By Cam Lawrence
Art by Hallie Anderson
As a Christian, I was highly disturbed by the use of biblical references at the pro-Trump rally called the Jericho March on Jan. 6. Trump supporters used Bible verses out of context in order to justify and excuse their violent actions.
First and foremost, it is crucial for me to preface this article by acknowledging my own bias from personal experience. I have my own individual interpretations of the Bible and its verses. By using context from the stories and my opinion on what the verses mean, I aim to show my view of the pro-Trump rally and how I believe the Trump supporters misused biblical references and created a disturbing image of Christianity.
Jake Angiel, a rioter in the march, displayed a sign that said “Hold the line, Patriots. God wins,” suggesting that the protesters-turned-rioters’ actions were the will of God.
The Apostle Paul wrote a letter to the Romans about how and why Jesus is salvation for humans, along with advice for how to act as a Christian. Romans 13:1-2 reads, “Let every person be subject to governing authorities. For there is no authority except from God, and those that exist have been instituted by God. Therefore whoever resists the authorities resists what God has appointed, and those who resist will incur judgement.”
From my perspective, Romans 13:1-2 condemns riots and open disobedience to government authority.
Furthermore, Isaiah 1:17 demonstrates God’s support of peaceful protest against social and political injustice. It reads, “Learn to do right; seek justice. Defend the oppressed. Take up the cause of the fatherless; plead the case of the widow.”
Rather than demonstrating against injustice as I believe Isaiah 1:17 would support, the Jan. 6 rioters were disputing just and fair policy and thereby disobeying God’s law set in Romans. I perceive this to be against what the Bible tells Christians to do.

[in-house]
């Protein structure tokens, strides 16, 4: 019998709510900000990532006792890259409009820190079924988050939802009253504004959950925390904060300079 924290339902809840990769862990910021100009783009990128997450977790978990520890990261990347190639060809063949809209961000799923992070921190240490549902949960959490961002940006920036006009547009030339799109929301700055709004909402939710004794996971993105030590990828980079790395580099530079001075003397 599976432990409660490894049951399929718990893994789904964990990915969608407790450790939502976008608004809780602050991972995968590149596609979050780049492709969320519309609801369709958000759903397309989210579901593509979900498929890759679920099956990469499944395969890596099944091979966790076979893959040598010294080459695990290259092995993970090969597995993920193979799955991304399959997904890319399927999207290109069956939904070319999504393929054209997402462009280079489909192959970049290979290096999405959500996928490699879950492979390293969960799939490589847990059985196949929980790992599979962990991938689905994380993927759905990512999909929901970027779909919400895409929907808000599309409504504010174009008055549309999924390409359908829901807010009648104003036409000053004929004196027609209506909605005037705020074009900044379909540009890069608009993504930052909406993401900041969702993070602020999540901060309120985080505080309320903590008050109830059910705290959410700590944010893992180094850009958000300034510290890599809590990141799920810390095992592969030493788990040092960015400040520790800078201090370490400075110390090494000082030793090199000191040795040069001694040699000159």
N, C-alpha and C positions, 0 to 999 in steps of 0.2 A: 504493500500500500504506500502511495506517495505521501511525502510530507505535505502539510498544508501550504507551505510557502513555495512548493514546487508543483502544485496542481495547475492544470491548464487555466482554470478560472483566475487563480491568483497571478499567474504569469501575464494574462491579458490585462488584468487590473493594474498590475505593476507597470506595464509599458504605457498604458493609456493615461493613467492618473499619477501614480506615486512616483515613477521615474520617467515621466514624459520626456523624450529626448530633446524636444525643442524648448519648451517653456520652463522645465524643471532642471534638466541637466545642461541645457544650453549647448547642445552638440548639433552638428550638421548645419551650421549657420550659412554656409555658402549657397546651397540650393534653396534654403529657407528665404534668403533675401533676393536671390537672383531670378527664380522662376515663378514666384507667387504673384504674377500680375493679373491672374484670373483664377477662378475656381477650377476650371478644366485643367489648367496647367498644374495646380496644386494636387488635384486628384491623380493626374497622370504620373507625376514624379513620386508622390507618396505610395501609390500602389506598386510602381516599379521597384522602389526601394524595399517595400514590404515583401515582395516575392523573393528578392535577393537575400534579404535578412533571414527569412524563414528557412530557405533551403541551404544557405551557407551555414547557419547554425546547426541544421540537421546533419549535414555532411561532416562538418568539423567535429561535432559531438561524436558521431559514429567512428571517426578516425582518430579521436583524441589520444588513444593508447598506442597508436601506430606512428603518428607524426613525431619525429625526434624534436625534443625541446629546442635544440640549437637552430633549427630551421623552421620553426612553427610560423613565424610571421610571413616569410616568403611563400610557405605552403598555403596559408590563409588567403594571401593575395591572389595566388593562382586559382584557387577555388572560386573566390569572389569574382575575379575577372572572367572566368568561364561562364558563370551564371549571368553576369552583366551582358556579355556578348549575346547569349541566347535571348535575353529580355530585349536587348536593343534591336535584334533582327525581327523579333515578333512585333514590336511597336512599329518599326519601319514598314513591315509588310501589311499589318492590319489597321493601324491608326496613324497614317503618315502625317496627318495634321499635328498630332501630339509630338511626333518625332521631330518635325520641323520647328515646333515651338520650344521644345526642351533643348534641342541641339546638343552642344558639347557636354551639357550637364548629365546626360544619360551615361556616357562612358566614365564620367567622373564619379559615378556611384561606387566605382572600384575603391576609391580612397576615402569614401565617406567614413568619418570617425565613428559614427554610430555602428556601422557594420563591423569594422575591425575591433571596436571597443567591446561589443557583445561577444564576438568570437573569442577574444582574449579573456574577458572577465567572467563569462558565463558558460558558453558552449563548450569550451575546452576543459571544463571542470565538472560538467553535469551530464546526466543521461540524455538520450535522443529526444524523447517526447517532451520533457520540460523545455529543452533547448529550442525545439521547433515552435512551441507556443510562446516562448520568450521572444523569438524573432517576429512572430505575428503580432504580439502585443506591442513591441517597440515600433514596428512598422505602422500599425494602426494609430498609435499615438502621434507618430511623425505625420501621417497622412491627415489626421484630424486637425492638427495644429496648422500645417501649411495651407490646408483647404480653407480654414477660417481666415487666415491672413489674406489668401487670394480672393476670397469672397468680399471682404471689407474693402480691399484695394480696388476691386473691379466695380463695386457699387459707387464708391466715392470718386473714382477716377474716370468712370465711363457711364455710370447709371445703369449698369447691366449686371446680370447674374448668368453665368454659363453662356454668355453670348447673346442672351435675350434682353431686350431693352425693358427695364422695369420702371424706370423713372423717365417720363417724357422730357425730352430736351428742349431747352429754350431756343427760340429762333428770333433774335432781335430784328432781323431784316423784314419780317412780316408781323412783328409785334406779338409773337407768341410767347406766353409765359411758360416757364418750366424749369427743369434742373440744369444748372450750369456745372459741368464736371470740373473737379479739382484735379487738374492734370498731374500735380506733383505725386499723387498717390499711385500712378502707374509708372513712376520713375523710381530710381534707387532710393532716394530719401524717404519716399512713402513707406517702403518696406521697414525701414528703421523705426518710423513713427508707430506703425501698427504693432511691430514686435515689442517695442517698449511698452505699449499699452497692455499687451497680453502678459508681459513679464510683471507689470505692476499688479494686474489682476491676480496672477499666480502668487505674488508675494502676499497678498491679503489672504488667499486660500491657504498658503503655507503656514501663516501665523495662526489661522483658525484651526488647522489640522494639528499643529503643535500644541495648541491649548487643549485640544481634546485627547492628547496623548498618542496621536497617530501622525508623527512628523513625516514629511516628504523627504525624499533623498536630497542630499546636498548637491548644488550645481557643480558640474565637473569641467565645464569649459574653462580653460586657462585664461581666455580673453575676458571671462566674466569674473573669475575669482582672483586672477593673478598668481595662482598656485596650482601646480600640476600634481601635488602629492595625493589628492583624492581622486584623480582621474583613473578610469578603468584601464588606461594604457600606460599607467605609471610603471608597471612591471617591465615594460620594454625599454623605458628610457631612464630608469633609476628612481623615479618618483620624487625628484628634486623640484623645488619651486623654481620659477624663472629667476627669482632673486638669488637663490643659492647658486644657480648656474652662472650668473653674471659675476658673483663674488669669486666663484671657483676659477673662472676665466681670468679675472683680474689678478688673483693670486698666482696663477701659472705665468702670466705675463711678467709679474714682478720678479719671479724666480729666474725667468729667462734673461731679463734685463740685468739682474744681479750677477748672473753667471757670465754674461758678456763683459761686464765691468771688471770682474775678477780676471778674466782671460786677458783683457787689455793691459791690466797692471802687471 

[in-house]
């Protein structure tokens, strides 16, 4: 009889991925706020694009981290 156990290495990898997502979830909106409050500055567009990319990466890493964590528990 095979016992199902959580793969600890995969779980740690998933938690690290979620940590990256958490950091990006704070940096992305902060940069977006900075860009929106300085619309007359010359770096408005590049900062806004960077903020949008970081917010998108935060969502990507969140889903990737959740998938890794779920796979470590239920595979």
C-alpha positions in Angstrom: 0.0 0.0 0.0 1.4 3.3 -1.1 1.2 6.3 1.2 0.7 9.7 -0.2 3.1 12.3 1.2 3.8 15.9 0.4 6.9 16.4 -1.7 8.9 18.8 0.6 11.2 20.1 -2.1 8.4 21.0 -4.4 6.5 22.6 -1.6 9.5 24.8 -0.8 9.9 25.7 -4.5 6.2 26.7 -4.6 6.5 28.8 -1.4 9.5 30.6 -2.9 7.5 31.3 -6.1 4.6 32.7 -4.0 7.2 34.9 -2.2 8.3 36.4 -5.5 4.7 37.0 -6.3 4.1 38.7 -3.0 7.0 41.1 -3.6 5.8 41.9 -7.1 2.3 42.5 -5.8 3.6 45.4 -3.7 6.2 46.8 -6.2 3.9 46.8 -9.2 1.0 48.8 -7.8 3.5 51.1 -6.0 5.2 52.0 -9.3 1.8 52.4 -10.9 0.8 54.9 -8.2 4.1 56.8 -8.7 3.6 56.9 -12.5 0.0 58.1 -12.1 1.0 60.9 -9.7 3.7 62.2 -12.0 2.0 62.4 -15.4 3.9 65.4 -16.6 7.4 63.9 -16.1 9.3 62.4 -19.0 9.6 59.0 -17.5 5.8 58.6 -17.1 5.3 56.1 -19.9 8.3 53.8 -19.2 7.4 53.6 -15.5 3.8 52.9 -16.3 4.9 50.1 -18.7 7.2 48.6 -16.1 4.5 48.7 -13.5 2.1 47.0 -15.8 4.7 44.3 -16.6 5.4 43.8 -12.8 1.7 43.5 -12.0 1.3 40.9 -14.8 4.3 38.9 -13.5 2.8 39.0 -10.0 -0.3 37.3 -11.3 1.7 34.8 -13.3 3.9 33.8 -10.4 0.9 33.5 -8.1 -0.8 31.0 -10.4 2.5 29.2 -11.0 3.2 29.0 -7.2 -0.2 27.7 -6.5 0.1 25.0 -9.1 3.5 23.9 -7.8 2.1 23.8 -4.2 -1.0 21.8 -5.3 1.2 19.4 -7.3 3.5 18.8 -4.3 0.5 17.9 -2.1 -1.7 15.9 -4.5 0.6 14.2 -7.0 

This was not the only example of rioters’ inaccurate representation of Christianity to further their complaints. Many flags during the attack read “JESUS 2020,” directly disregarding one of what I believe to be the core values of Christianity: condemnation of idolatry. Using God’s name in connection to a politician or to politics generally goes against one of the Ten Commandments, Deuteronomy 5:3, which states “You shall have no other gods before me.”
In the Bible, I believe Jesus supported the separation of church and state, most notably in Mark 12:17 when he responds to his disciples on the ethicality of paying taxes, “Render to Caesar the things which are Caesar’s, and to God the things which are God’s.” On Jan. 6, rioters, in my opinion, dishonored this central Christian principle by using Biblical language and references in their protest.
As if these phrases were not enough, the name “Jericho March” itself is disrespectful. In the Bible, Jericho was a city full of false gods and wickedness (Deu. 9:3-5); God called upon the Israelites led by Joshua to march around and take the city. The truth, however, is that Jericho was actually uninhabited at the time of the attack, unlike the Capitol building at the time of the Jan. 6 attack. Rioters put both themselves and our nation’s leaders in danger as they stormed the building.
These protesters spread falsehoods of my faith, creating a negative stereotype surrounding my religion and values. As both a Christian and an American citizen, I find it critical to correct these misconceptions and stand firm in my own perceived truth: Jesus would condemn the idolatry of these rioters’ support for former President Trump. Jesus would condemn the storming of the Capitol. Most importantly, Jesus would condemn the use of Christianity to advance a political agenda.
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